Cherry Red Cactus Flowers

cherry-collage.jpg

Last October, Damsel and I separated the individual stalks from our Cherry Red (Trichocereus Grandiflorus) cactus and planted them in various pots with the hope that they would survive and produce more of the wonderful hot pink flowers that the original produced. Well, we are pleased and amazed that nearly every one of the pups and the mother all have flowers or flower pods this weekend.

Judging from the number of immature flower buds, we should be enjoying Cherry Red flowers for days to come, if not weeks. This cactus (even though we may have overpaid a bit for it) has been a joy in that it reliably produces the attractive flowers each spring. Click on the image to enlarge.

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New Shredder/Chipper

chippa.pngOver the several years we have lived here in Arizona, we have found that the natural vegetation on and around the property requires some maintenance by us. Most notably, the mesquite trees and the creosote bushes. Either of those will overtake its environment given unchecked growth. There are several other vegetation varieties which might require some maintenance, but those are mostly out away from the house and garden.

Image: Assembled Unit

We acquired a light-duty unit since most of what we will shredding is on the order of ½ to ¾ inch branches and such. The unit is capable of chipping branches up to 1½ inches, but we will be saving the larger ones for the neighbor’s fireplace.

I assembled the unit today and did a test run with some of the scraps that are still up in the wash behind the retention wall, where I threw them after maintaining one of the mesquite trees up there a while back. There is a lot to clean up there and the test sample was a tiny bit of it. The rest will come later.

I took the manufacturer’s advise and used gloves, long sleeve shirt, eye and ear protection (courtesy of the shooting range bag) and commenced to feed some of the branches through the hopper. The material I was feeding conformed to our intended use being of small to medium sizes and the chips and sawdust-sized shreddings went into the unit’s built-in catch bin. No problems were encountered. The remains of the material fed through looked suitable to use as garden mulch, although we don’t exactly have that sort of garden here in the desert.

The unit requires 15 amps of 120VAC current. It is actually quieter than would require ear protection with the stuff I shredded today, but I will be using the earmuffs anyhow just in case something comes flying out of the unit backwards which can happen. Having more cover is better under those circumstances.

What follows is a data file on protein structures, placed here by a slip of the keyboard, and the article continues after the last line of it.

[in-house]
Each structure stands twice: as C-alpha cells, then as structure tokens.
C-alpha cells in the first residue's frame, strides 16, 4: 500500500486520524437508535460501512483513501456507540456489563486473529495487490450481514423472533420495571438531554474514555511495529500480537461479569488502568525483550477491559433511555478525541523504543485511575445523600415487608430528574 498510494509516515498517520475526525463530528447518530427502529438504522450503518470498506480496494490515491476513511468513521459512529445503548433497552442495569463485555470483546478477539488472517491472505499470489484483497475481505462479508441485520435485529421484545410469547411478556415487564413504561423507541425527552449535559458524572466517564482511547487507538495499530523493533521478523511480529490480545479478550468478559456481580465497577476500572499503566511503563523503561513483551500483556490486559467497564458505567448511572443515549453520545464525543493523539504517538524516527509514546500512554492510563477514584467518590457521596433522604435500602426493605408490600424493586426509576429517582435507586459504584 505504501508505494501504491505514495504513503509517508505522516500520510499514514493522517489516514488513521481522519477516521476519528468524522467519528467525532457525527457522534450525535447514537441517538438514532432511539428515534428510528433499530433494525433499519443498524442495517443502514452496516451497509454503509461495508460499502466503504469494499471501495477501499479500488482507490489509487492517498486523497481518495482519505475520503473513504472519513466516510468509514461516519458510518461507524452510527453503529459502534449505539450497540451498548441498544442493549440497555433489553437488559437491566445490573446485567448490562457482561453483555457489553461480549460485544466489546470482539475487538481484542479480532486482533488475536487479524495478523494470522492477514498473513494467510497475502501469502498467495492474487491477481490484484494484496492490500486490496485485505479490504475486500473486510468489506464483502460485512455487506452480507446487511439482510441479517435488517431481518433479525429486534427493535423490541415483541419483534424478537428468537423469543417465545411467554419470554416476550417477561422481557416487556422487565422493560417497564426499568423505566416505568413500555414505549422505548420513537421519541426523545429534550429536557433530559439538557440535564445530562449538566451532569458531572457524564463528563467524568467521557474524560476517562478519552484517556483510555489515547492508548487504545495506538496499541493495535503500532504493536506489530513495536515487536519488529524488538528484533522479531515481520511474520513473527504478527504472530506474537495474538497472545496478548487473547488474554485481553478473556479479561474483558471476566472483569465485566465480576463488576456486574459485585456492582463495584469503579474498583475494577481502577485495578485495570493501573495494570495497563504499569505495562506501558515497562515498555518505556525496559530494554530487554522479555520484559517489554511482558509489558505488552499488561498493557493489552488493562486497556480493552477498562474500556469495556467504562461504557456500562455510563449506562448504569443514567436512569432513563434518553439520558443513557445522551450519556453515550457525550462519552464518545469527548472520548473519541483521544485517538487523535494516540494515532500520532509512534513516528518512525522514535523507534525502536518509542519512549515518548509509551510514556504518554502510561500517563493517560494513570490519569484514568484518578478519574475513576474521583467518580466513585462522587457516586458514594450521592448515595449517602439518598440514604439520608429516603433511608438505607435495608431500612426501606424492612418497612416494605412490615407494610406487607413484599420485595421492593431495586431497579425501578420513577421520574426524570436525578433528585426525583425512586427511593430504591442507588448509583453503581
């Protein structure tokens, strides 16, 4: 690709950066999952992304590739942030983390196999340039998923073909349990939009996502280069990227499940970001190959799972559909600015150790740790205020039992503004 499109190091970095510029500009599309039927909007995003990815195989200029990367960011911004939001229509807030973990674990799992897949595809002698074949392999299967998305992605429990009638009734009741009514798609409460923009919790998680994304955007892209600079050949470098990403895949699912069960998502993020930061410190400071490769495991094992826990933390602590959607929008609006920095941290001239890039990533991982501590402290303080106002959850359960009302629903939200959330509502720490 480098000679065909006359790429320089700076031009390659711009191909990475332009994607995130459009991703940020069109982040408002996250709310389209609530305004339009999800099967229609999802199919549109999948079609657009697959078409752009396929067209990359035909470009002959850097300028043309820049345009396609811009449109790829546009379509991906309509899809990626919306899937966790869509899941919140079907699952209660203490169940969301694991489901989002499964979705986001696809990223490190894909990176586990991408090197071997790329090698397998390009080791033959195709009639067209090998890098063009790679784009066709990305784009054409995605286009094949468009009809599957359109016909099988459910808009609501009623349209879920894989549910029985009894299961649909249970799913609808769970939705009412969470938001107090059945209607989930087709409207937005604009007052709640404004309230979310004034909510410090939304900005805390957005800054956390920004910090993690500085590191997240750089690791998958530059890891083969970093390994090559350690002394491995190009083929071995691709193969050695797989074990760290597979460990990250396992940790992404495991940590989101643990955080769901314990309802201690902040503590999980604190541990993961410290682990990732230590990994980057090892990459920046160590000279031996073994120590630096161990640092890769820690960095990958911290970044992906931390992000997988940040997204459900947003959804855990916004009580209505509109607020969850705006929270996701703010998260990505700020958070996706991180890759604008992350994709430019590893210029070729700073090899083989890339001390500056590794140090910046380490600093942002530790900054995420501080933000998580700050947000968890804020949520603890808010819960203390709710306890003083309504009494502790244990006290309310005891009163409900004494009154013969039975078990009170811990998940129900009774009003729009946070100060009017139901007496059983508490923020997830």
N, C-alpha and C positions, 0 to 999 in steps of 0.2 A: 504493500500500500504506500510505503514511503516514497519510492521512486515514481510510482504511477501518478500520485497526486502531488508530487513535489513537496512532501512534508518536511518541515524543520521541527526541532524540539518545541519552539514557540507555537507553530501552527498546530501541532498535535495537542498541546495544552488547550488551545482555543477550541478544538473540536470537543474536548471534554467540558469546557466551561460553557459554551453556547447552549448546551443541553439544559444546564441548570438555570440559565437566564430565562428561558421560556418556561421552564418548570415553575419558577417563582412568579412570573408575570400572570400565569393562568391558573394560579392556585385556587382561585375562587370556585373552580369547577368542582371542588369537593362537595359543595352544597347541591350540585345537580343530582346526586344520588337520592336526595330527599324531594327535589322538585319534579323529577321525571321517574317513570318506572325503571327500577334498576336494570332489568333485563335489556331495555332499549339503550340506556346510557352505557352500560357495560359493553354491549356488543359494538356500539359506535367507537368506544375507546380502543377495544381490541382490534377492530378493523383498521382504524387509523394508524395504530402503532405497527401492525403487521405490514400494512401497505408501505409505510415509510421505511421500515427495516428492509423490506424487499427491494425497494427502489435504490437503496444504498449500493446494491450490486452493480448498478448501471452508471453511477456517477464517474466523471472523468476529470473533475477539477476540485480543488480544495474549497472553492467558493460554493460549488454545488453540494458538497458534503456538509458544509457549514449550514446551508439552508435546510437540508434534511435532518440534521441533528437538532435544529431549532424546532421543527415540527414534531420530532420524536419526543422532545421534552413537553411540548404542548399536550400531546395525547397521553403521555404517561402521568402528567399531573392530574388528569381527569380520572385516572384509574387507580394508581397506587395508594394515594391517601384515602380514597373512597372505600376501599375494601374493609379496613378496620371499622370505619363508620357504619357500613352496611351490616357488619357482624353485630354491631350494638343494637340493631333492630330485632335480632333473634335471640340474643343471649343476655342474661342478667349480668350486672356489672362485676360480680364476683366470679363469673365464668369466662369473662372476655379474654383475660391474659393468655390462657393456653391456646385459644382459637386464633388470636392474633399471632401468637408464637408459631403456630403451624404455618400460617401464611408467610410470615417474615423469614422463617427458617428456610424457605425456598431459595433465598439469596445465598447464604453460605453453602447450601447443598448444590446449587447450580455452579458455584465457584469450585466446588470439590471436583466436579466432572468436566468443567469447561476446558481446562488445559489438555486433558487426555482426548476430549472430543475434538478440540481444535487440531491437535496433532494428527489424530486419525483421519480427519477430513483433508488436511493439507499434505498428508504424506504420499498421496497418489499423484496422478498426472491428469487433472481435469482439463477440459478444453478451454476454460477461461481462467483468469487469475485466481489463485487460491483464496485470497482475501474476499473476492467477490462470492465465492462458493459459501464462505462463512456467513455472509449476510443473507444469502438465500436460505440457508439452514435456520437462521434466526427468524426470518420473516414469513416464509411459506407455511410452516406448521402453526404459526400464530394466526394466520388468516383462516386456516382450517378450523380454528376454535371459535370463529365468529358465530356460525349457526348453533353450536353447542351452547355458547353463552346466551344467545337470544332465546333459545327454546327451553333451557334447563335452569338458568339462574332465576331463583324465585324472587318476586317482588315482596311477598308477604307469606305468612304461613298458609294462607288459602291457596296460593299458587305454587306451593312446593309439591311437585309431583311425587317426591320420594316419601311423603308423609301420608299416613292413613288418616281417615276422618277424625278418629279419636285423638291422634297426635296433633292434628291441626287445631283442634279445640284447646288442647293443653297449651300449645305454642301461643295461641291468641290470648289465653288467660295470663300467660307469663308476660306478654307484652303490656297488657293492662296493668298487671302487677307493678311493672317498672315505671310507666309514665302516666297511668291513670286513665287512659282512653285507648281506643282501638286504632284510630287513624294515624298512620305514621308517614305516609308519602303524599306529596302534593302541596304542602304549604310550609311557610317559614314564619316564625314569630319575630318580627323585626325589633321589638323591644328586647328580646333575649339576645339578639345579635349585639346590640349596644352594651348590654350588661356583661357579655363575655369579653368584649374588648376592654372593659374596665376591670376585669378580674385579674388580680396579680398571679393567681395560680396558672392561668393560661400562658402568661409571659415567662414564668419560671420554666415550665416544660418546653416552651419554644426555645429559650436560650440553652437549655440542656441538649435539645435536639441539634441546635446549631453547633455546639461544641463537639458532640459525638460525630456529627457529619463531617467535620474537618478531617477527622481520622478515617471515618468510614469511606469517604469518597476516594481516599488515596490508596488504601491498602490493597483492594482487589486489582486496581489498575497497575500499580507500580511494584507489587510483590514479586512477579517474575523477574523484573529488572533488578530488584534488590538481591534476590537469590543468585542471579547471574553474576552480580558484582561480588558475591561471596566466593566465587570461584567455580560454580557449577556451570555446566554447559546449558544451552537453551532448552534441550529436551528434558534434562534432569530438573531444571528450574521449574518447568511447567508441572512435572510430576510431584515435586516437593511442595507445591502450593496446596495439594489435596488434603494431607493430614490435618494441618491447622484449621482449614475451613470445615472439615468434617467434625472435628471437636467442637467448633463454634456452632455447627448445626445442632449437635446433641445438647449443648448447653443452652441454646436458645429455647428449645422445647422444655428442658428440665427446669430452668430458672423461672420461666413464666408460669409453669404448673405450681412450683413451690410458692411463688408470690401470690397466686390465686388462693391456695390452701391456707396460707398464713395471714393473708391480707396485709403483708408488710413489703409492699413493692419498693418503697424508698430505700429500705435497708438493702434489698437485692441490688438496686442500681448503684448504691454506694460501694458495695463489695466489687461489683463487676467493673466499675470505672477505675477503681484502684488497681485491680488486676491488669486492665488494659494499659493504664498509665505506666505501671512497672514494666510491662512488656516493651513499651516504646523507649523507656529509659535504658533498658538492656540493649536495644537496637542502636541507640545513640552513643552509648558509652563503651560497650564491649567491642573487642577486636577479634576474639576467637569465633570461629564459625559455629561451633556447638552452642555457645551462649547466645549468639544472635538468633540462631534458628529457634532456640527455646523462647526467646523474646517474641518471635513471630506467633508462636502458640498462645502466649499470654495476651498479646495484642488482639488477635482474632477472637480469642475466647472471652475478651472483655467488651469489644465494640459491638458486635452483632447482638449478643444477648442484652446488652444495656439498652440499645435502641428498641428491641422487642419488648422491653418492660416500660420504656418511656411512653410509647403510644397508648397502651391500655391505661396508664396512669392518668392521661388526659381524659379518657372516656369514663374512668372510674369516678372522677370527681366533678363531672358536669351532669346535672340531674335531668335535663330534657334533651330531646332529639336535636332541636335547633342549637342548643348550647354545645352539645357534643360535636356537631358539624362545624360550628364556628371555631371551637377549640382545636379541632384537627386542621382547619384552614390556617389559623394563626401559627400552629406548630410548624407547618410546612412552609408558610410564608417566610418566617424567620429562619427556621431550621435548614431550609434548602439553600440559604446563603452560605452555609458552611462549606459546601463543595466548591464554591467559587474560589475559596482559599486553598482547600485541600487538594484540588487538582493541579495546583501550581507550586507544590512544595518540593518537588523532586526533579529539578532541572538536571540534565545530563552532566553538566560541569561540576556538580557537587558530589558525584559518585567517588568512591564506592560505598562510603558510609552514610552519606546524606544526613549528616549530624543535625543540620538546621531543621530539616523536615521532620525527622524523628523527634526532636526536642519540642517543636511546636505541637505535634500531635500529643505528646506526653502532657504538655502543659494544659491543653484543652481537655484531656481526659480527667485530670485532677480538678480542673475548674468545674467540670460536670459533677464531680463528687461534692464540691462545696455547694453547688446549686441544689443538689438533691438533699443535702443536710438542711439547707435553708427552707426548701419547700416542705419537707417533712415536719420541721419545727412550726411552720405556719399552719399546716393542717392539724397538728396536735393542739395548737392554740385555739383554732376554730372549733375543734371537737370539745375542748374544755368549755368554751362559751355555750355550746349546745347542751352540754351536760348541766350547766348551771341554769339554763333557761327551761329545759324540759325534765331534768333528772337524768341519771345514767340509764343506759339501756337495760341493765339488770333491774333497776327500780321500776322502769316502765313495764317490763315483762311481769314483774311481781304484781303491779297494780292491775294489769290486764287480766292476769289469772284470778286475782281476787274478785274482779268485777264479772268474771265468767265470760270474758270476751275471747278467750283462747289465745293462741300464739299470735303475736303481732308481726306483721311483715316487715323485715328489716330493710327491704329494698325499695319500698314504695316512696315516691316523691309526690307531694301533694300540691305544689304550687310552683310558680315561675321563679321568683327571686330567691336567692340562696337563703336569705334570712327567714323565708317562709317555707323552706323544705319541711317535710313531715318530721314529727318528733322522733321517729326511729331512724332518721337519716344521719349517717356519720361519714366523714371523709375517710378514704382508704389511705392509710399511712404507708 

We’re pleased with it so far and intend to start some more serious cleanup of the wash area and some stuff still laying across the road where we trimmed up some of those mesquites over there.

UPDATE - FRIDAY 04/26/2019: Damsel and I took the shredder, the truck with the Honda generator and a bunch of tools across the road today to clean up an old mess of cut branches and to trim some of the spring growth off of the big mesquite over there. Happy to report the mess is cleaned up and many of the low-hanging branches on the tree are now redistributed at the base of the tree in the form of mulch. The chipper worked great. There is still more to do, but since it was hot (95°) today, we knocked off after we met our initial objectives.

Shredder at work

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Grand Canyon National Park Centennial Crowding

View from Yavapai Point

We can all agree that the scenery at Grand Canyon’s South Rim is nearly unsurpassed in its spectacular views of the canyon. And, looking at the second photo below of the South Entrance traffic this morning, we can all agree that the canyon’s popularity tests its infrastructure to the limit. Also, given that 2019 is the canyon’s Centennial celebration, it has become an even more internationally popular attraction.

South Entrance Traffic Jam

Although Damsel and I haven’t been there in a couple of years, the last several times (starting in 2008) we have gone to the South Rim we have found difficult parking, overcrowded view areas and tons of inconsiderate people who seriously detract from the enjoyment of the visit. We probably will not visiting there soon, but I asked the internet to show me slow times at the south rim and I got the following hit from the National Parks Service about a South Rim Survival Guide. They address several points, not all of which are useful to us, but I’ll share them anyhow.

Visiting During Busy Periods

Like other national parks, Grand Canyon has seen a dramatic increase in visitation over the last few years. The South Rim experiences crowded conditions during busy periods throughout the year, including spring break, summer, and holiday times during fall and winter. You can expect:

  • Long entrance station lines,
  • Long shuttle bus lines,
  • Limited parking near Grand Canyon Visitor Center,
  • Large crowds at popular viewpoints.

However, there are ways to navigate and avoid some of this congestion to make the most of your time on the South Rim. Here are some tips:

  1. Park in Tusayan and Ride the Free Shuttle into the Park
  2. Planning to Drive Your Vehicle into the Park?
  3. After 10 am Parking Becomes Limited Around the Visitor Center
  4. Enter the Park at Desert View, If You Are Approaching Grand Canyon from the East
  5. Tips for Touring Scenic Hermit Road
  6. Visiting the South Rim with 3 Hours or Less?